U.S. Foreign Policy in the Middle East and China

Two recent foreign policy articles are worth reading; they’re especially interesting when compared to each other.

Mark Helprin’s sobering essay in the Claremont Review of Books is titled The Central Proposition. It’s about American foreign policy as it relates to the utopian Bush/Obama vision of the Middle East. It opens:

For a decade, the central proposition in America’s foreign relations has been that it is possible to transform one or another Islamic nation and indeed the Arab Middle East or the entire Islamic world. We have apportioned a crippling share of our resources and attention to this project. We have tried force, diplomacy, aid, propaganda, confession, persuasion, apology, personality, and hope. And as one approach fails it is supplanted by or combined with another, the recipe depending upon who happens to be in the White House.

Helprin gives intellectual/historical credence to what many Americans are feeling on an emotional level: a desire to pull back, to restrain ourselves, to give up on democratization projects, to be less interventionist even when there’s humanitarian aims.

But isn’t democracy and the desire for freedom universal and shouldn’t powerful countries enable that?

To succeed, a paradigm of “invade, reconstruct, and transform,” requires the decisive defeat, disarmament, and political isolation of the enemy; the demoralization of its population; the destruction of its political ethos; and the presence, at the end of hostilities, of overwhelming force. In Iraq and Afghanistan none of these conditions was fulfilled, the opposite impression flowing mainly from our contacts predominantly with an expressive, Western-educated elite, and from our failure to understand that despite the universal human desire for freedom, equity, safety, honor, and prosperity, the operational definitions of each of these objectives can vary so much as to render the quality of universality meaningless.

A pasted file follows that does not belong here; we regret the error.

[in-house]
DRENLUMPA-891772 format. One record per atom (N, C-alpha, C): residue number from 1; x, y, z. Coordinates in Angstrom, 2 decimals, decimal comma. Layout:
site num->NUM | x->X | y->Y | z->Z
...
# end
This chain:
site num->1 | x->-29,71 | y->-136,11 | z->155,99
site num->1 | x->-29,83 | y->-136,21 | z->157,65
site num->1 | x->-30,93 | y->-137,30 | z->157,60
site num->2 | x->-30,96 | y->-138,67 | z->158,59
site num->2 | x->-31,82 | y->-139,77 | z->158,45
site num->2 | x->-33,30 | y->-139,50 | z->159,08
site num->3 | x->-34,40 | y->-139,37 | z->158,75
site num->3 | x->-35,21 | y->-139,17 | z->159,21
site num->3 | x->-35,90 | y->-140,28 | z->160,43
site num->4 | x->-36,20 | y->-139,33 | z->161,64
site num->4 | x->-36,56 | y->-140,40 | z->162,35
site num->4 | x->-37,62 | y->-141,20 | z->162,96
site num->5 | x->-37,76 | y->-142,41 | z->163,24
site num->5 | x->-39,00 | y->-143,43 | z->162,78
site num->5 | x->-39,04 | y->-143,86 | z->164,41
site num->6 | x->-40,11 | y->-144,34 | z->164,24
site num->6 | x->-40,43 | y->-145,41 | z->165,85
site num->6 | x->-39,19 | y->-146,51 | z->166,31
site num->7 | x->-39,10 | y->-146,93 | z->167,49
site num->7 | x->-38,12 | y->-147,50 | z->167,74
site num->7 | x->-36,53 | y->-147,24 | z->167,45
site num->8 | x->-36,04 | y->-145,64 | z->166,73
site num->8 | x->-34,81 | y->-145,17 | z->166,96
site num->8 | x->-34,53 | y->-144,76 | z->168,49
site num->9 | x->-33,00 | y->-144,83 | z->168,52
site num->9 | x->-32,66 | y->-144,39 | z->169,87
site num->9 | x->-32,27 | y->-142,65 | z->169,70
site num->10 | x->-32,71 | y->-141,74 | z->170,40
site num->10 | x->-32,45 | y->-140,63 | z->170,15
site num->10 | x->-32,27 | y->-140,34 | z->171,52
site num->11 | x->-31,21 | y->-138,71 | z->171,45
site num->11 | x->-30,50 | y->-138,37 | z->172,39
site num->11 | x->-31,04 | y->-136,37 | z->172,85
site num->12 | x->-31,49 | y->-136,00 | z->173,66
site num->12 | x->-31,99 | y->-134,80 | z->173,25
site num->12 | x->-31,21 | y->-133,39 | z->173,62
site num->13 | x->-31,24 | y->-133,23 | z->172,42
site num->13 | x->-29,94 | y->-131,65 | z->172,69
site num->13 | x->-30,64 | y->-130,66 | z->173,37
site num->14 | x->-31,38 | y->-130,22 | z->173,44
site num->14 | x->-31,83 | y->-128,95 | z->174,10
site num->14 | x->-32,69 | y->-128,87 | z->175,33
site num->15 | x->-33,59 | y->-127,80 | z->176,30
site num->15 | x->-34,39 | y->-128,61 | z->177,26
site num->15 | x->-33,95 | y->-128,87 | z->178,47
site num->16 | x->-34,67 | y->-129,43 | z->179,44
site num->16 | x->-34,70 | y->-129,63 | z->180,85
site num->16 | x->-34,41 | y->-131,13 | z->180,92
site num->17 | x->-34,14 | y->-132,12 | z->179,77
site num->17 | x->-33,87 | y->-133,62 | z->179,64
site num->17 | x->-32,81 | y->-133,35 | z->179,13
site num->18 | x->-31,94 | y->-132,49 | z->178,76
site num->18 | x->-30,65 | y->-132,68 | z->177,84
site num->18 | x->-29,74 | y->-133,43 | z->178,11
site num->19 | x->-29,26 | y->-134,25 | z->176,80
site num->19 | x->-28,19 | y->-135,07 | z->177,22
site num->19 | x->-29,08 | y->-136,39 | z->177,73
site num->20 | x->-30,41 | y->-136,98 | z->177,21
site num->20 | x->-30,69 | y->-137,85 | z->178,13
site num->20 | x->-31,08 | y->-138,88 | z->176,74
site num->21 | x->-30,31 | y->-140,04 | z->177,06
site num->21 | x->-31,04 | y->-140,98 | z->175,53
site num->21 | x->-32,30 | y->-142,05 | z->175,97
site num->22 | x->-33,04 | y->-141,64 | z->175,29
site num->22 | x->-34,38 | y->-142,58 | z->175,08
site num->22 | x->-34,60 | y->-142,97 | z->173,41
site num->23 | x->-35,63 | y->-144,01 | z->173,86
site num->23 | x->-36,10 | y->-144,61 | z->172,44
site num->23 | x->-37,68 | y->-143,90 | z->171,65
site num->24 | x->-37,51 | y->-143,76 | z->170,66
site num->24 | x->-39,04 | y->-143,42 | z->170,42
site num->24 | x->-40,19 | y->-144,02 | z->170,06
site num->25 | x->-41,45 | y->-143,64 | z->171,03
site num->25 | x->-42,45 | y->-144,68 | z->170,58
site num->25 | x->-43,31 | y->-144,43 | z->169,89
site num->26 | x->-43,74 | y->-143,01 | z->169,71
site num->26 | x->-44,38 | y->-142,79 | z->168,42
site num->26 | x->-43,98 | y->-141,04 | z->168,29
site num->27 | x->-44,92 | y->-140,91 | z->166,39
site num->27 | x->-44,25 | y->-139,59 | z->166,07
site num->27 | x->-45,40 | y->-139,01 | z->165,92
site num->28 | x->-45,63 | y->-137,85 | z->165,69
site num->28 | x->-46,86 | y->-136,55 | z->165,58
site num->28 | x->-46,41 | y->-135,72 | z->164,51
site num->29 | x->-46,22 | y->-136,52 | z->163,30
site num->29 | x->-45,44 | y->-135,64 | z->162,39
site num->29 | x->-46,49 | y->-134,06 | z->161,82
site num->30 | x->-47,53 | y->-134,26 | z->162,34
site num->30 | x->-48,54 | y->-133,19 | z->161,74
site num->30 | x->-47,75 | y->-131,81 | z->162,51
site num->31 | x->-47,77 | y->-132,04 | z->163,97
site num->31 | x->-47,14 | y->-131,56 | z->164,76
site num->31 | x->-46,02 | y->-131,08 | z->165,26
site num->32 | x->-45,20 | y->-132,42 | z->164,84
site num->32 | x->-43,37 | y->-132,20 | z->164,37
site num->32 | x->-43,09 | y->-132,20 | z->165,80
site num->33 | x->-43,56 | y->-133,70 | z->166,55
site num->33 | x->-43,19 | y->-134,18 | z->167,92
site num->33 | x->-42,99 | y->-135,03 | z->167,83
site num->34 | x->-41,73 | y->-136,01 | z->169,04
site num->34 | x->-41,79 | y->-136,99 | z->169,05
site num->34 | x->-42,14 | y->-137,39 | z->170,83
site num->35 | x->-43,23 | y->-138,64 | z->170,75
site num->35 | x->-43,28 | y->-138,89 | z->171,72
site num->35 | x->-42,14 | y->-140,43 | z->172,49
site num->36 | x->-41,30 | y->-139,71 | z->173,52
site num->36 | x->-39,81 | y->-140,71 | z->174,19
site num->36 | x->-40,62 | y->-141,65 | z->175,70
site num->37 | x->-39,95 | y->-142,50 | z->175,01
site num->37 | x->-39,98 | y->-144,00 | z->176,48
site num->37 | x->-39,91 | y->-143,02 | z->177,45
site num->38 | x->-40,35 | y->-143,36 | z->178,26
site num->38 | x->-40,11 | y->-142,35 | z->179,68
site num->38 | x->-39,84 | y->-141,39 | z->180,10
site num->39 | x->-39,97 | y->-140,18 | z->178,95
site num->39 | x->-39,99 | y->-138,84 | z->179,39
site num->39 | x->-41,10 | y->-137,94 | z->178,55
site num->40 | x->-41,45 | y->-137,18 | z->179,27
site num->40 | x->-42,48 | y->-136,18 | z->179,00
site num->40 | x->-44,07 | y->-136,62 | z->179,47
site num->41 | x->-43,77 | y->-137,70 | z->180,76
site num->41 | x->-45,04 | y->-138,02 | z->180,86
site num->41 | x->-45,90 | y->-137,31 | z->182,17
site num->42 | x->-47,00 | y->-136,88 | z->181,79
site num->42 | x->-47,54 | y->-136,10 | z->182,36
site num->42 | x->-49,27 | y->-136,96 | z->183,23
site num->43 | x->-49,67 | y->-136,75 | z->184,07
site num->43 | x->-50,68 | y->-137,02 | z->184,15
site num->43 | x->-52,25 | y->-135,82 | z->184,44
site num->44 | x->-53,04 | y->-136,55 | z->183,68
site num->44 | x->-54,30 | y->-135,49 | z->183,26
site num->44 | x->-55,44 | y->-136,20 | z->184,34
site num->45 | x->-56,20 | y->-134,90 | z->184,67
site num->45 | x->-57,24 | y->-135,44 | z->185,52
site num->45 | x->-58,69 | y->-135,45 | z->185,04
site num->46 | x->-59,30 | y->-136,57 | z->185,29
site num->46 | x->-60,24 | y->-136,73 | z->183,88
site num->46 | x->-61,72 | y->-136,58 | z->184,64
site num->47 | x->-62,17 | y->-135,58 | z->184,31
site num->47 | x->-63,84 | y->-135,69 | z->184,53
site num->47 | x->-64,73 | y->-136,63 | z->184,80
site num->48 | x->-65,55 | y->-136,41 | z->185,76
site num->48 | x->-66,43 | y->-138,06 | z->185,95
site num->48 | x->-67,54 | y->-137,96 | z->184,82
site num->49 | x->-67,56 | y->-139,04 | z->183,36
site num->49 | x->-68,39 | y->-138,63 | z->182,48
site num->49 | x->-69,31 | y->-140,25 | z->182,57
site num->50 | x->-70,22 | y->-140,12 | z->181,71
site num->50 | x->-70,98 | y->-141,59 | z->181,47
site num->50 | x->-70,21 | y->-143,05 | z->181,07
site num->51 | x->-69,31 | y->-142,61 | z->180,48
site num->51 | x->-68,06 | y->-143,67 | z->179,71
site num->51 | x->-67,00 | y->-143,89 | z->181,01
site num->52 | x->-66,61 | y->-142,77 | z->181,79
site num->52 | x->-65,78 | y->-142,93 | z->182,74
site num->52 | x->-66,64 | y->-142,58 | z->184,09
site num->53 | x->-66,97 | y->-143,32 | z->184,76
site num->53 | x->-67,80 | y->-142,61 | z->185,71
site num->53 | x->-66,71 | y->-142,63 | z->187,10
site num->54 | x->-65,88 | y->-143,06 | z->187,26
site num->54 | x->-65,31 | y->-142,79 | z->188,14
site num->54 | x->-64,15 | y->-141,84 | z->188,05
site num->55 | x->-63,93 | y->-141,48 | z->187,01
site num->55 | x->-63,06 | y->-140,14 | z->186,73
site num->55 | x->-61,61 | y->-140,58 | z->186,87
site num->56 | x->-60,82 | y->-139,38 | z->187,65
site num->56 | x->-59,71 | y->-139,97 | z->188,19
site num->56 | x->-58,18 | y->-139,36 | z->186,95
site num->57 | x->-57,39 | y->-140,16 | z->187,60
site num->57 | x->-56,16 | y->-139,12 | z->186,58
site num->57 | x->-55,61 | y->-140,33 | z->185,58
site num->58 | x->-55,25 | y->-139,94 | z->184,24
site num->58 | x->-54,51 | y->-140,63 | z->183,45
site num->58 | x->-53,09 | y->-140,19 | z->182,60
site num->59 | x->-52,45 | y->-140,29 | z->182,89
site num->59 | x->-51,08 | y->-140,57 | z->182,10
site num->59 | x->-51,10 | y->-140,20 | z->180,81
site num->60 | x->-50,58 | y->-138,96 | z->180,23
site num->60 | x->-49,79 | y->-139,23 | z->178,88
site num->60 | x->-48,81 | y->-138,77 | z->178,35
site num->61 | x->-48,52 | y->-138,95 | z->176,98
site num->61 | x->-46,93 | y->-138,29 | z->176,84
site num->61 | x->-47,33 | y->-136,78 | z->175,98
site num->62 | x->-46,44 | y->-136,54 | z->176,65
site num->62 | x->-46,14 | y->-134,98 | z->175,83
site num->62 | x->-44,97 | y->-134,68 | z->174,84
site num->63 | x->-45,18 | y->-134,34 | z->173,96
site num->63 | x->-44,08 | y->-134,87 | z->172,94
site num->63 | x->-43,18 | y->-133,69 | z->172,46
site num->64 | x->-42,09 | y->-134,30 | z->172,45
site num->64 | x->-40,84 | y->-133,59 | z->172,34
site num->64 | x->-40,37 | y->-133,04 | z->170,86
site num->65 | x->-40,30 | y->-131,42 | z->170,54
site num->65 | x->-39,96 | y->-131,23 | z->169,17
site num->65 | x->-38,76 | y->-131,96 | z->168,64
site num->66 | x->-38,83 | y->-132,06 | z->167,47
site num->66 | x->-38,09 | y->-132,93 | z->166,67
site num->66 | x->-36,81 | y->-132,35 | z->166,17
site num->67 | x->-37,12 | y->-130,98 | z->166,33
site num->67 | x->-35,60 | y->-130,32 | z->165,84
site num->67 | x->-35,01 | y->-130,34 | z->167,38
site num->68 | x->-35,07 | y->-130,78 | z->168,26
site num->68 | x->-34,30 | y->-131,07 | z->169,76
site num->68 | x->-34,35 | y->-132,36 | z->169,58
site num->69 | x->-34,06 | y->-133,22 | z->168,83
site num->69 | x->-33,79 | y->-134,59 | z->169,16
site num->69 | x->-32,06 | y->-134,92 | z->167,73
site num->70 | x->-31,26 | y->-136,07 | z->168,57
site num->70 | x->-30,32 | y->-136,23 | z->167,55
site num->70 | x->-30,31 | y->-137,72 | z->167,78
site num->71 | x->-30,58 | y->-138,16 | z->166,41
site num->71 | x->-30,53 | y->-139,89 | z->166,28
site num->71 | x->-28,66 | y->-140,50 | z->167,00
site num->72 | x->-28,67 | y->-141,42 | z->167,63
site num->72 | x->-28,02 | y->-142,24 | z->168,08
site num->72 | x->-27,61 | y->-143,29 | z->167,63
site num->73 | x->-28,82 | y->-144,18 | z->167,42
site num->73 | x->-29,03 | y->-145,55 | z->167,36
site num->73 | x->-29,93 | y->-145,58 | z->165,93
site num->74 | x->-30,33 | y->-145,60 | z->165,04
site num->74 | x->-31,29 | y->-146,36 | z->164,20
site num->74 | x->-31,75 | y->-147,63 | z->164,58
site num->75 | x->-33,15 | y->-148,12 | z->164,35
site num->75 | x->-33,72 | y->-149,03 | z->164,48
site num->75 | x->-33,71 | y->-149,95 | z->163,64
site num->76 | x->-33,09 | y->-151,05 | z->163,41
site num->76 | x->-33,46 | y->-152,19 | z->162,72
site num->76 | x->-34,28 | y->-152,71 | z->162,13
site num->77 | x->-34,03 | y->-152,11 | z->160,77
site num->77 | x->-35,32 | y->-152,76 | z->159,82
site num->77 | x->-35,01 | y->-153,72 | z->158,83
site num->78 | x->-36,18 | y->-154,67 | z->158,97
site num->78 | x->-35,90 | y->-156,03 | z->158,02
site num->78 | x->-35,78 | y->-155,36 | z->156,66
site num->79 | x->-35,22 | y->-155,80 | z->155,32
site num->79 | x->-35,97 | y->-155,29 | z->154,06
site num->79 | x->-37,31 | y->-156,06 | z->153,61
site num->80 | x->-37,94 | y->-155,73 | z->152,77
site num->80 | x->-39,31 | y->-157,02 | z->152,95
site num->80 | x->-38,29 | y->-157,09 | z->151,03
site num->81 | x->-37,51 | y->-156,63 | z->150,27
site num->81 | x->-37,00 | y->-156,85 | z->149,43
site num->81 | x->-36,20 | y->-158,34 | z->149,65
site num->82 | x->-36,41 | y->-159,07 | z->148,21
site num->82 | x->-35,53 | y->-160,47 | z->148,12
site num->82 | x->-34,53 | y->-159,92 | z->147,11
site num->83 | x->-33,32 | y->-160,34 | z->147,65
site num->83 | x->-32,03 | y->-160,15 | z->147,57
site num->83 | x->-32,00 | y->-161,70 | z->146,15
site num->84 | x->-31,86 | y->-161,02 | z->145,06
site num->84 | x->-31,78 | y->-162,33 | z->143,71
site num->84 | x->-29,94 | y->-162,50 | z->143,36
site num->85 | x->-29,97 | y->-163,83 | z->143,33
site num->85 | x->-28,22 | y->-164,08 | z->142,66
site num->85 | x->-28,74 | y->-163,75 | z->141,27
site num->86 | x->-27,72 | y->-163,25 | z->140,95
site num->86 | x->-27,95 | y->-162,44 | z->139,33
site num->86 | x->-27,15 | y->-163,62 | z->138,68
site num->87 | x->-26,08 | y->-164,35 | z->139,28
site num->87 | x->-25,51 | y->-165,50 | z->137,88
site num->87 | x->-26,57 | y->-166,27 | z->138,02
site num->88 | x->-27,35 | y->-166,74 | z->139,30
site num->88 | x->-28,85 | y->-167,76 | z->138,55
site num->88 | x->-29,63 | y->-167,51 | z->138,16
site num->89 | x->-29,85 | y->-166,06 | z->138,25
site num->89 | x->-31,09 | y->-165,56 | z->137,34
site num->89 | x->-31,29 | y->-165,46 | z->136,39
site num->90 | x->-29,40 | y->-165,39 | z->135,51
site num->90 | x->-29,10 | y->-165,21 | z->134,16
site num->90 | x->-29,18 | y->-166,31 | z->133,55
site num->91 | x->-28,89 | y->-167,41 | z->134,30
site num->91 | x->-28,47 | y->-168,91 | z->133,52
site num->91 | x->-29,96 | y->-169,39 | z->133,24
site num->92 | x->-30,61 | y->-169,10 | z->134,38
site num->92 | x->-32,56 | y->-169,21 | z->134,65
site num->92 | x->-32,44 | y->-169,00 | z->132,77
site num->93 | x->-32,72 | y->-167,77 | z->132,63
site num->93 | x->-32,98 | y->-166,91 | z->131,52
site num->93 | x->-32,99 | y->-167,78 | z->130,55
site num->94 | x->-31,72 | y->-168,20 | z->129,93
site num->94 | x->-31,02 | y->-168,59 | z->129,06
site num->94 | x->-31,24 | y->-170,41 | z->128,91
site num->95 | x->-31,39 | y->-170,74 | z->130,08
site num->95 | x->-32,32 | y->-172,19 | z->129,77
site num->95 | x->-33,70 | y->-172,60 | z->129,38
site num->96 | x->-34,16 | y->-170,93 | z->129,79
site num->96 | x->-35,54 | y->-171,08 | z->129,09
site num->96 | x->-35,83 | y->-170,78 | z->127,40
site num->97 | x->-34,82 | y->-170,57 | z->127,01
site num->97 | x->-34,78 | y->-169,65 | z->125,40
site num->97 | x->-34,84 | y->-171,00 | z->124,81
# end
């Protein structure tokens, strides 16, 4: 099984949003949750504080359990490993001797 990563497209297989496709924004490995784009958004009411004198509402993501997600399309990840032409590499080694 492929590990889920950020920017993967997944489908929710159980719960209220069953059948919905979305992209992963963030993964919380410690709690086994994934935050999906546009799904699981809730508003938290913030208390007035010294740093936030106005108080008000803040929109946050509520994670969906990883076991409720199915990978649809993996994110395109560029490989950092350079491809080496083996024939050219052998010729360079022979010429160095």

Helprin ends his piece saying that as we’ve been bogged down in Iraq and Afghanistan, China continues to rise as America’s most challenging long term foreign policy issue.

Which leads to Robert Kaplan’s fascinating profile of John Mearsheimer in the latest Atlantic. It’s an overview of the man, his ideas, how his “muscular” foreign policy beliefs compare and contrast to other thinkers. And it’s about his conviction that the smartest foreign policy minds and the bulk of the Pentagon budget should be focused on China, not the Middle East. (Kaplan spends ample time on Mearsheimer on Israel, so I won’t rehash those qualifications/disclaimers here.)

I found it broadly educational, but I wanted to point out two minor quotes/sentences somewhat unrelated to the thesis of the article:

“Offensive realism,” he writes in Tragedy, “is like a powerful flashlight in a dark room”: it cannot explain every action throughout hundreds of years of history, but he exhaustively goes through that history to demonstrate just how much it does explain.

I like the flashlight metaphor as a clever way of saying “despite a few exceptions, it’s mostly right.” Also this:

As Huntington once told his protégé Fareed Zakaria: “If you tell people the world is complicated, you’re not doing your job as a social scientist. They already know it’s complicated. Your job is to distill it, simplify it, and give them a sense of what is the single [cause], or what are the couple of powerful causes that explain this powerful phenomenon.”

That’s the job of a lot of leaders, isn’t it? Take complexity and simplify it, then explain it, then assign causes, and finally propose action for dealing with it.

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